October marks Safe Sleep Awareness Month, which aims to reduce the risk of sleep-related infant deaths. According to the Centers for Disease Control and Prevention (CDC), more than 3,500 babies in the U.S. die suddenly and unexpectedly every year while sleeping, often due to sudden unexpected infant death (SUID). The most common types of SUID include sudden infant death syndrome (SIDS) and accidental death from suffocation or strangulation. The sad reality is the vast majority of these deaths are completely preventable.
We sat down with Sanjuanita Garza-Cox, M.D., to discuss how efforts by the American Academy of Pediatrics (AAP) have resulted in a marked decline in SUID deaths, how to create a safe sleep environment for baby and the importance of educating caregivers on safe sleep methods. Dr. Garza-Cox is a neonatologist at Methodist Children’s Hospital in San Antonio, Texas. Additionally, she serves as president of Baby Education for South Texas and is a member of the Texas Department of State Health Services’ Texas Child Fatality Review team.
Education is key to prevention
Over the last three decades, the number of sleep-related infant deaths has declined by about 40%. Dr. Garza-Cox says the reduction is largely a result of the AAP’s safe sleep recommendations and the various measures they’ve put in place over the years. The effort began in 1992 when the AAP issued the recommendation that babies sleep on their backs or sides to reduce the risk of SIDS (a statement revised in 1996 to say only the back was safest). In 1994, the National Institute of Child Health and Human Development launched the “Back to Sleep” campaign (now known as the “Safe to Sleep” campaign), which significantly reduced the percentage of babies sleeping on their stomachs. For the last 25 years, the AAP has released various policies with new or updated recommendations, with the latest policy released in 2016.
Still, most of the deaths (more than 60%) are due to suffocation and strangulation in bed either due to the use of soft bedding or co-sleeping. In 2019, the AAP released an article on the prevalence and factors associated with safe infant sleep practices, which surveyed mothers on how they were putting their babies to sleep. Nearly 80% reported putting their infants to sleep on their backs, and almost 60% reported room-sharing without bed-sharing. A much lower percentage of mothers reported avoiding soft bedding and using a separate approved sleep surface. While parents are doing a good job of putting babies to sleep on their backs, we must be more diligent about creating an overall safe sleep environment.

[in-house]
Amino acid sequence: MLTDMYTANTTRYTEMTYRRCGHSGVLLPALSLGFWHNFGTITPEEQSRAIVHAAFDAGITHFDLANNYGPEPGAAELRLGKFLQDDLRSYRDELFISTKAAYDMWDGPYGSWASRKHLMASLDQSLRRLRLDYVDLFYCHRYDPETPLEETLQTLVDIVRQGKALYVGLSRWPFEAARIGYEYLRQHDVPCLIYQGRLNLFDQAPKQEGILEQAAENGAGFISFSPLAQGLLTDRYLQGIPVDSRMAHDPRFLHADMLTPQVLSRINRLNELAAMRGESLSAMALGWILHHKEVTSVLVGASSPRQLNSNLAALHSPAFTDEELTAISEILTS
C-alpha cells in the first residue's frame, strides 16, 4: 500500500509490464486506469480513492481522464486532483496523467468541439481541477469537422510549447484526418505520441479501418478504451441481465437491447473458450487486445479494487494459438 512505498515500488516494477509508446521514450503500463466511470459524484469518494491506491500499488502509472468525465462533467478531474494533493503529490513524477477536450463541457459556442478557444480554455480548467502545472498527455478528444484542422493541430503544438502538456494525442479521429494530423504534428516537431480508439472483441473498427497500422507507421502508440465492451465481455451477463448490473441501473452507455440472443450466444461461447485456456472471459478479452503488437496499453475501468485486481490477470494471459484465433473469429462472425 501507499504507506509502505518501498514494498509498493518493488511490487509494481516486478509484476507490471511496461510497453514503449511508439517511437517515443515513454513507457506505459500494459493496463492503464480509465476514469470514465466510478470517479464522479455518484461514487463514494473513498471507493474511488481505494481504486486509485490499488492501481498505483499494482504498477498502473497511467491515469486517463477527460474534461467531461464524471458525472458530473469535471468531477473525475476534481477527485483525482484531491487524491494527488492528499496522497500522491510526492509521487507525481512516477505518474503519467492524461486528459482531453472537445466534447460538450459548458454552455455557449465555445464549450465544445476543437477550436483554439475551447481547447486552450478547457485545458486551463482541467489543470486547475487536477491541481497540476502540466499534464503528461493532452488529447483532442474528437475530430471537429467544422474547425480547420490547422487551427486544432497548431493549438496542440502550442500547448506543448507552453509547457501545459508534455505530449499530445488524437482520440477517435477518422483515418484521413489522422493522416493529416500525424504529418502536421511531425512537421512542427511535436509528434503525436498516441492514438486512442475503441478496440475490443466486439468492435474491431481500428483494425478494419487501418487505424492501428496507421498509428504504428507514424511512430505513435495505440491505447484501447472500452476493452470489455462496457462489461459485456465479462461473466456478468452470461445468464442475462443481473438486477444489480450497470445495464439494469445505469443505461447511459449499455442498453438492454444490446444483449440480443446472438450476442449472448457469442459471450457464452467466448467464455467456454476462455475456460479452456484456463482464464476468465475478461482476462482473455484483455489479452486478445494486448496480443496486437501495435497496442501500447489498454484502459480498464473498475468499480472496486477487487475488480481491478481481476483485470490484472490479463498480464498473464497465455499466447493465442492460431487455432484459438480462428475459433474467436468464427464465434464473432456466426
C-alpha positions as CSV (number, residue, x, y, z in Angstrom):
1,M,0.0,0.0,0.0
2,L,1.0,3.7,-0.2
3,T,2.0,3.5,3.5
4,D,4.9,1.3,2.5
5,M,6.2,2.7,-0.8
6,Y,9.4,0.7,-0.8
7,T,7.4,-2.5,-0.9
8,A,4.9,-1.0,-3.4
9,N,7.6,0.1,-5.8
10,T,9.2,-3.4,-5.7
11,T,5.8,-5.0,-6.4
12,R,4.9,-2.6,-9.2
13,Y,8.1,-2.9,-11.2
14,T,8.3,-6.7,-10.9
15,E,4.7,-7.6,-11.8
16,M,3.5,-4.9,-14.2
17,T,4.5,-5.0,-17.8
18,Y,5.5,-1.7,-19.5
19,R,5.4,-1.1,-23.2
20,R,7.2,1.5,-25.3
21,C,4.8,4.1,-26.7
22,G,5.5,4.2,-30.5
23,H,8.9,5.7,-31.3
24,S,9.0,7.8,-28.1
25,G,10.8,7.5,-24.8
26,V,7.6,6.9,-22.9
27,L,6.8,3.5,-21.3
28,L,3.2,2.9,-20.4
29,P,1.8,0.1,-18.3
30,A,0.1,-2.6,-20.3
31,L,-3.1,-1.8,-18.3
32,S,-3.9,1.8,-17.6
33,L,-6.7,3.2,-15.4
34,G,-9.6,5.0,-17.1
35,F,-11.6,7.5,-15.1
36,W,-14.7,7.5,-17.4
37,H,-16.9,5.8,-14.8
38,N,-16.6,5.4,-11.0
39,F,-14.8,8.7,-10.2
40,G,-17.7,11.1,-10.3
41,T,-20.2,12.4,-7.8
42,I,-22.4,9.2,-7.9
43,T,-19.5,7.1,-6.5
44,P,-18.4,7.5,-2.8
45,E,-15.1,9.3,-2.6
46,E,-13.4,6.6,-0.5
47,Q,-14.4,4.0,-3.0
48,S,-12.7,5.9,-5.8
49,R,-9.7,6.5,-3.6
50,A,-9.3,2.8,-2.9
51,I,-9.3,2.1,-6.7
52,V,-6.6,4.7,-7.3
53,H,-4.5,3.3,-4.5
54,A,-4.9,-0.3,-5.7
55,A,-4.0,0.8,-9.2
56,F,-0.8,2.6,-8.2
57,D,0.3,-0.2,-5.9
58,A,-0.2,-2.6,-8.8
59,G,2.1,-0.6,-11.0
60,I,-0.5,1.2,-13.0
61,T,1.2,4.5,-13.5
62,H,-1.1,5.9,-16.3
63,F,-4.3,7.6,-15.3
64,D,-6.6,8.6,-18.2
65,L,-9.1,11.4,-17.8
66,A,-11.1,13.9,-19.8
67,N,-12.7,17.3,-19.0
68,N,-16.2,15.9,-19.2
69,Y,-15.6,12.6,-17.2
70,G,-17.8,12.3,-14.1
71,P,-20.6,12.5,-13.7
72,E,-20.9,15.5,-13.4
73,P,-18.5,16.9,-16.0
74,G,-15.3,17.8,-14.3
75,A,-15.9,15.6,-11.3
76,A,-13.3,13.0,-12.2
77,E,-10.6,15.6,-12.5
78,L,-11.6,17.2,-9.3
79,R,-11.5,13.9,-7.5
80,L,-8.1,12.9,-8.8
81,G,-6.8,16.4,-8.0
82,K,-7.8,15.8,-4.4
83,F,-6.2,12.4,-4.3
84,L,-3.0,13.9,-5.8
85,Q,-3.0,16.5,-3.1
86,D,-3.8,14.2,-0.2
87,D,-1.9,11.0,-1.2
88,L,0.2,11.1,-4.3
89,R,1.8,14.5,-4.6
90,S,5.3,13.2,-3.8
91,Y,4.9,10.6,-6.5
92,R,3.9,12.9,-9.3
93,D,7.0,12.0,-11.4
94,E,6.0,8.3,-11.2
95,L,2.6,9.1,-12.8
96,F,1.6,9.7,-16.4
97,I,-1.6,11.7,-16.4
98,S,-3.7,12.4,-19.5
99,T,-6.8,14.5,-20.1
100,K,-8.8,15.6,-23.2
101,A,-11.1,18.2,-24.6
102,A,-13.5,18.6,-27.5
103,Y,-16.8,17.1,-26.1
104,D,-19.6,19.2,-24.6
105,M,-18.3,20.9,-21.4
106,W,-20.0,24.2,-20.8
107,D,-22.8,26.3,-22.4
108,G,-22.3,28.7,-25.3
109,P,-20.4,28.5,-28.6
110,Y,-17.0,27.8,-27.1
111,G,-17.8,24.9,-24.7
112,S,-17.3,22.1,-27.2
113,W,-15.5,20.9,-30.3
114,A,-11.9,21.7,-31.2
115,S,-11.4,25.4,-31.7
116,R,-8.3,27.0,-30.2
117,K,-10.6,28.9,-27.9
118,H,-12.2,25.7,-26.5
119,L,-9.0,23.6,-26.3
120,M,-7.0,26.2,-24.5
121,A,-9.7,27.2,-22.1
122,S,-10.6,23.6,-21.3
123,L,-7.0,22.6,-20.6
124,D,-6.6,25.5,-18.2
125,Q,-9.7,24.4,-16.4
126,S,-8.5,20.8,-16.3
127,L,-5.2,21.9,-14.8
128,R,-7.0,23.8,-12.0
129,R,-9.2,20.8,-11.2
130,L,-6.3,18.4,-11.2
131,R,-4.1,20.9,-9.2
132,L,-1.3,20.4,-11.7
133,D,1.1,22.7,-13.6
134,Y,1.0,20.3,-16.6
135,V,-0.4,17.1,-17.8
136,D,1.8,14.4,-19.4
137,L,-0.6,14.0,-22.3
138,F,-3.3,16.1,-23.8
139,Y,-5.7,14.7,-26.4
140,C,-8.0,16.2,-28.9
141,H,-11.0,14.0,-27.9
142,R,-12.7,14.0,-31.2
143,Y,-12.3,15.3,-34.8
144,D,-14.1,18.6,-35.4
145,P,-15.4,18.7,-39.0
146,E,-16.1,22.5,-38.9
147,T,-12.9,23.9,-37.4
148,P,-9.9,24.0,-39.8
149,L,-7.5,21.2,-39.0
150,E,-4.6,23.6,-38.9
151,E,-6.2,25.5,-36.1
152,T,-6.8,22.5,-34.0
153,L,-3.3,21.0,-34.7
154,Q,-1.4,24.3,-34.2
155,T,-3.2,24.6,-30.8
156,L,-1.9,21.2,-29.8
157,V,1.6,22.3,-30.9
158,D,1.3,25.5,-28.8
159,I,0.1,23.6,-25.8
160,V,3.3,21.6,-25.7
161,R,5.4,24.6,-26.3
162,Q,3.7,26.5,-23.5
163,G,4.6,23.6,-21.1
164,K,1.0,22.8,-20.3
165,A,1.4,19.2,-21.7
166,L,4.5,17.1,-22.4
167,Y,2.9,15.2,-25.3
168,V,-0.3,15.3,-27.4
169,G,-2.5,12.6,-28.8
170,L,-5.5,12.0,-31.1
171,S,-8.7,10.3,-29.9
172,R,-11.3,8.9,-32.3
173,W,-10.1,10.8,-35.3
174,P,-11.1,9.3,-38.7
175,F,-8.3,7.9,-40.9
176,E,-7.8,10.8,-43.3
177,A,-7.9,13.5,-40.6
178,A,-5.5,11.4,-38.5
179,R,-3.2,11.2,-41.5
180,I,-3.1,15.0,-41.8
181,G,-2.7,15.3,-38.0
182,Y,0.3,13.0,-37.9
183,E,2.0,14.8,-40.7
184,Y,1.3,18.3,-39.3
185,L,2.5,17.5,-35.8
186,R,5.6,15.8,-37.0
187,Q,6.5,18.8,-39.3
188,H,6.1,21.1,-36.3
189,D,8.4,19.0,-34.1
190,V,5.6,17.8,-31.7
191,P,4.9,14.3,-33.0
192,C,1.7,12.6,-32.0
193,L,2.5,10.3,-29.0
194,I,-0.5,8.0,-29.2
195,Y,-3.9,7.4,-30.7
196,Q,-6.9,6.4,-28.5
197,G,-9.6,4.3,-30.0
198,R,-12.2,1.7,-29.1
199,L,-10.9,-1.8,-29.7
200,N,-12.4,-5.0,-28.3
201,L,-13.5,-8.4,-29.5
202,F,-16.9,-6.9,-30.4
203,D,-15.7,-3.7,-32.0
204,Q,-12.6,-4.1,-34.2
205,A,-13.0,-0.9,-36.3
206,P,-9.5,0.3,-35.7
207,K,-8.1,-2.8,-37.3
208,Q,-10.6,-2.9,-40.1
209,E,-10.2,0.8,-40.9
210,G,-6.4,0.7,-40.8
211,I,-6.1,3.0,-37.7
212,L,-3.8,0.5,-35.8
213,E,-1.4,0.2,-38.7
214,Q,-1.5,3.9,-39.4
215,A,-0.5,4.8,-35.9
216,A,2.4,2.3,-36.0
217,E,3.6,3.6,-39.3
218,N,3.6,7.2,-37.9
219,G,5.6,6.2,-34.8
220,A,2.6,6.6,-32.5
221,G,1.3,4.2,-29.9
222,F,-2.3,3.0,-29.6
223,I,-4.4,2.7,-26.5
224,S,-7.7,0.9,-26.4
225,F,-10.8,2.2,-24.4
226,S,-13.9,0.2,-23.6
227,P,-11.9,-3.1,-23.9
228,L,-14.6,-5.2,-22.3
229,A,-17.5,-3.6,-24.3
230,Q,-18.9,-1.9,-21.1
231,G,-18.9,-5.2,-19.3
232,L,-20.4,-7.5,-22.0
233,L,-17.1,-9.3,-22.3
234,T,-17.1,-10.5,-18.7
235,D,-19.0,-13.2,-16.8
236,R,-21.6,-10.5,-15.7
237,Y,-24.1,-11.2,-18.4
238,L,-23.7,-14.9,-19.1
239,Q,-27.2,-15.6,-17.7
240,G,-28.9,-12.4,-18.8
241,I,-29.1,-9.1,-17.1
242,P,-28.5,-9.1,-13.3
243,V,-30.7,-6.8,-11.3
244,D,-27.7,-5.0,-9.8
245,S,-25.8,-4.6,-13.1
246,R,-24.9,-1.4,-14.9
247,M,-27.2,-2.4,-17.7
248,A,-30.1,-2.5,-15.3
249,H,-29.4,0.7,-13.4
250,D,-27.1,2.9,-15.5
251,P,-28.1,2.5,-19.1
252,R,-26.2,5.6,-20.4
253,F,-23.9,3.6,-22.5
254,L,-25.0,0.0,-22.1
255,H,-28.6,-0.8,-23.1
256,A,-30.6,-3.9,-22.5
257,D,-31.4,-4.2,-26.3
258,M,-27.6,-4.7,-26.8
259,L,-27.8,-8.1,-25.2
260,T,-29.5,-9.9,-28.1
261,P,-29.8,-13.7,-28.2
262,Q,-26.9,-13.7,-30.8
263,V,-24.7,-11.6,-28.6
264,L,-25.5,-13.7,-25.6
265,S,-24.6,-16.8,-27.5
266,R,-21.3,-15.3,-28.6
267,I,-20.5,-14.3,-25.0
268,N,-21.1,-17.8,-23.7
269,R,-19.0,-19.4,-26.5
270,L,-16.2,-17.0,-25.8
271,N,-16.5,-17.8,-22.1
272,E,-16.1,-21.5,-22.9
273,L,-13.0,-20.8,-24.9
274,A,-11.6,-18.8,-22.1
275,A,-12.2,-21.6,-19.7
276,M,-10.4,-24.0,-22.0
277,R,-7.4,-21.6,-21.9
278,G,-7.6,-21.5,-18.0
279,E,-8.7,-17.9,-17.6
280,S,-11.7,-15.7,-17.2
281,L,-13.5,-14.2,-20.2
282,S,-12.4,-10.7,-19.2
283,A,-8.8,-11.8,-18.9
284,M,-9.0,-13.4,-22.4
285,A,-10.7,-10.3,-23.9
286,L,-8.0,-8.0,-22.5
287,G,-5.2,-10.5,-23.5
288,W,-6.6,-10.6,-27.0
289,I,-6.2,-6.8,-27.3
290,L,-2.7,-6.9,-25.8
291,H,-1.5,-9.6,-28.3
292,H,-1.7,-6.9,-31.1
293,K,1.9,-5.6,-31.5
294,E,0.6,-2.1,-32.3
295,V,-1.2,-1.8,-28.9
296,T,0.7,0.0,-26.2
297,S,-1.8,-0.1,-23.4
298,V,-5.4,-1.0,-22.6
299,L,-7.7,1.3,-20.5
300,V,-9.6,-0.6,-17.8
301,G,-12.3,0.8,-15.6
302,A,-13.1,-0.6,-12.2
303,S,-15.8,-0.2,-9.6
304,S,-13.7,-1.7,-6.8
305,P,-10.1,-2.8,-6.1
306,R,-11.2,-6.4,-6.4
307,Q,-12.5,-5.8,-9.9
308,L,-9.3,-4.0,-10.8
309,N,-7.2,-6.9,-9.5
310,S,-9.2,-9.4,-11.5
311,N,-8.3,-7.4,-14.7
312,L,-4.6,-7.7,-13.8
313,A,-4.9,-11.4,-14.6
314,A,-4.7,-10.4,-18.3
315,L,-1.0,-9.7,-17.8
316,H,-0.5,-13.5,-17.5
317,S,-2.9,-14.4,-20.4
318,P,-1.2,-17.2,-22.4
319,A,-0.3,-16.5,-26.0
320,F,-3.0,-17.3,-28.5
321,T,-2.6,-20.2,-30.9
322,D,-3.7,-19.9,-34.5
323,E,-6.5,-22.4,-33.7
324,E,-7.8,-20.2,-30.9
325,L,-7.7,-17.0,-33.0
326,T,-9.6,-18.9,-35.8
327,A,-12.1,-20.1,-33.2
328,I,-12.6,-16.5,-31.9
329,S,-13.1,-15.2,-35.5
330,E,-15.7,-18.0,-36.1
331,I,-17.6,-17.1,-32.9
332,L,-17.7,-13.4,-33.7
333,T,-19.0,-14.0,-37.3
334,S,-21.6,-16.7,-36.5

Creating a safe sleep environment
Dr. Garza-Cox advises parents to abide by the following AAP safe sleep recommendations until the baby is a year old:
- Place baby to sleep on their back for all sleep times (naps and at night)
- Do not place baby on an incline, including infants who suffer from gastroesophageal disease (GERD). It’s a common misconception that laying GERD babies on their abdomen can prevent them from choking on secretions. However, the trachea lays on top of the esophagus, and when lying on the back, it sits above the esophagus. There is no evidence that if a baby spits up while on their back, it will block the trachea, but if a baby is placed on their abdomen, secretions can pool, enter the trachea and lead to choking.
- Put baby to bed in one-piece pajamas, with only one piece of clothing more than what the parent is wearing to prevent overheating, and avoid hats as they can become displaced and cover baby’s face
- Place baby on a firm sleep surface
- Consider room sharing for the first 6-12 months
- Use the bed only for feeding or comforting
- Avoid bed sharing
- Keep soft items and loose bedding out of the bed area
- Give baby a pacifier once breastfeeding has been established
- Swaddle baby with their hands by their face so they can soothe themselves, typically until they are 2-4 months old and have begun to roll over
Dr. Garza-Cox also notes that exclusive breastfeeding for the first 6-12 months can reduce the risks of SIDS as well as regular skin-to-contact contact (so long as parents are alert and awake). Daily tummy time is also important to help with baby’s motor development and prevent flat head syndrome.
Many sleep products on the market today are attractive to parents but are unsafe or unreliable, providing a false sense of security. Dr. Garza-Cox advises parents to carefully review these products to ensure they meet the above AAP safe sleep environment standards. For example, the popular wearable sleep monitors have not been studied to prove their benefits or risks. Dr. Garza-Cox notes that many years ago, babies were sent home from the hospital on medical-grade monitors, but they were never proven to prevent SIDS and many infants died while using them. So, parents should consider that a device lacking Food and Drug Administration (FDA) approval may not be truly effective.
Given that many children are cared for by people other than their parents, it is critical for parents who are knowledgeable about and support safe sleep practices to educate caregivers. Dr. Garza-Cox recommends having a written contract signed by the caregiver that binds them to follow safe sleep practices for their child. While commercial daycares are state regulated and require training for providers, home-based daycares do not have those same regulations, and many are not licensed. Even family members such as grandparents should be instructed on current practices since guidelines have changed from how they put their children to sleep many years ago.
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